Appreciate. Learn. Educate. Lead.
Taking the initiative to write about new manufacturing technologies is one thing. Presenting those concepts in a way people can readily understand and helping them see their potential value is another. Some writers are better at all this than others.
Effectively and thoughtfully writing about applied machining technology for Modern Machine Shop is tricky. I came to appreciate this when I joined the magazine 15 years ago with a bachelor’s degree in mechanical engineering technology and seven years of public relations experience with manufacturing clients under my belt. Given those credentials, I still found the writing to be a bit tricky.
What do I mean by tricky? First, we write about a range of topics. Being a “horizontal” (not niche) magazine, we must stay on top of a variety of advancing machining technologies and trends. To that point, I will boldly speak for other writers here and say while we are continually learning about new machining processes and concepts; no one here is a machining expert. Second, there is an art to carefully crafting a story that describes how a shop applies and benefits from new machining technology. What we do is technical writing, but we are not “technical writers.”
So what traits are needed to be an effective, successful and impactful writer to best serve our industry? Here are three:
1) You must appreciate the technology. Hopefully you will find many aspects of it “cool,” too.
2) You must want to learn more about the technology and how it can help improve machining businesses. This curiosity will spur you to dig deeper.
3) You must explain the technology in a way that is easy for people to understand and see its potential value in their shops. This will require writing chops and care when crafting the story.
Editorial Director Mark Albert is a prime example of such a metalworking wordsmith. Mark has been telling shops’ tales for nearly four decades, writing stories about topics too numerous to list here. In particular, I appreciate how he has led the charge presenting burgeoning concepts and highlighting their potential impact on our industry, in a sense making them his writer’s “beat.” During my tenure here, two examples of this that Mark has thoroughly explored are lean manufacturing and data-driven manufacturing in job-shop settings.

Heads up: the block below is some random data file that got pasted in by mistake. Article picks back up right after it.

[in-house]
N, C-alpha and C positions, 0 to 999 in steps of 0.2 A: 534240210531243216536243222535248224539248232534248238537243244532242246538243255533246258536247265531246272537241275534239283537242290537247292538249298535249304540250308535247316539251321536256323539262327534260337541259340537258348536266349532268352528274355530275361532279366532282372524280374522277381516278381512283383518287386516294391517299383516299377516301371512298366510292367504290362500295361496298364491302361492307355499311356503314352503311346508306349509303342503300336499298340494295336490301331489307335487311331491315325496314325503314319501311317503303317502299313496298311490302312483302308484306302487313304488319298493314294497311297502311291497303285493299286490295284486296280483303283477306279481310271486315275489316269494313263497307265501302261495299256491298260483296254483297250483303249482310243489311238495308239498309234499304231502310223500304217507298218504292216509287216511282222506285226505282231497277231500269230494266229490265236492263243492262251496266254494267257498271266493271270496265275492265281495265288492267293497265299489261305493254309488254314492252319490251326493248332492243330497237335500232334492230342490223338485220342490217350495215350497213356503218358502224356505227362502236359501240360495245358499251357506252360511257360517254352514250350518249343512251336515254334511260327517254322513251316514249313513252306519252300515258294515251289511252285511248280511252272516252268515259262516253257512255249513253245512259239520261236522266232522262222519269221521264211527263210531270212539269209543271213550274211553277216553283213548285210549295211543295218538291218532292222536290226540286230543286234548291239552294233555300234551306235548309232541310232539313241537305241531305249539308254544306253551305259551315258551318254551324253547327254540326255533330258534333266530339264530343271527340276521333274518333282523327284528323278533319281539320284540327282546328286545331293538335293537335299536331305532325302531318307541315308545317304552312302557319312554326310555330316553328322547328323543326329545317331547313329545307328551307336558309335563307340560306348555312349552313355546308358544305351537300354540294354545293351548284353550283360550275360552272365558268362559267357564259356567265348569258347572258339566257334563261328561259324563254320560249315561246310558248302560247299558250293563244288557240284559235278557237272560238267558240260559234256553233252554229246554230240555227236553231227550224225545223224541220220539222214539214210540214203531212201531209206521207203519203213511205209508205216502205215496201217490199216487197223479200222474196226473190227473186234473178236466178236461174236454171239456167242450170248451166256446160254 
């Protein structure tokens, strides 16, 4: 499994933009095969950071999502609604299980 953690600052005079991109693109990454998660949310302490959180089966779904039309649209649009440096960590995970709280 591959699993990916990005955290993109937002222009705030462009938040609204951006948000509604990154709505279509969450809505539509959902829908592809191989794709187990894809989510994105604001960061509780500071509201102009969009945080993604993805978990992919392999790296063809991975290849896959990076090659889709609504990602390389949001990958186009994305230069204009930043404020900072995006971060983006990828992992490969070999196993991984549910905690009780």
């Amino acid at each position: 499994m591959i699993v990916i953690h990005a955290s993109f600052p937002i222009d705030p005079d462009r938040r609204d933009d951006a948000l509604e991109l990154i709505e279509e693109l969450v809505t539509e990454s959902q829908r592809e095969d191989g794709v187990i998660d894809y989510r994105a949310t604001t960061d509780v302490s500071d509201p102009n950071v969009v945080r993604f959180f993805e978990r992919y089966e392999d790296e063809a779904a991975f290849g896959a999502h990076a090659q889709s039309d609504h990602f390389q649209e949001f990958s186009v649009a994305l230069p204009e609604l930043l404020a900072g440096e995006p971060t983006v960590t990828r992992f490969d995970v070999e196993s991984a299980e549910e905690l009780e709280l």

Applying lean manufacturing in a job shop is different than in a production facility that makes the same parts or products every day. Mark has presented insightful articles on lean-related topics including 5S workplace organization, establishing machining cells, setup reduction and value-stream mapping in a job-shop environment. In fact, he will tell you your shop is not truly lean unless you can show him your present- and future-state value-stream maps.
In terms of data-driven manufacturing, Mark introduced readers to MTConnect, the open-source, royalty-free communication protocol for manufacturing that essentially lets machines and other equipment talk to each other. He explained what MTConnect devices such as agents and adaptors are. He also presented various stories about shops using MTConnect for effective machine monitoring, enabling them to make better, more informed decisions on the shop floor. Mark is a leading voice for this technology and its promise in our industry.
Though Mark has contributed his final “Mark: My Word” column this month, he will continue to write stories such as those mentioned above for our magazine. For that, I am thankful. I am also thankful to still chat with him about machining technology and various other things, albeit less frequently. I always enjoy our discussions about machining technology, but I value the “talking about other things” even more.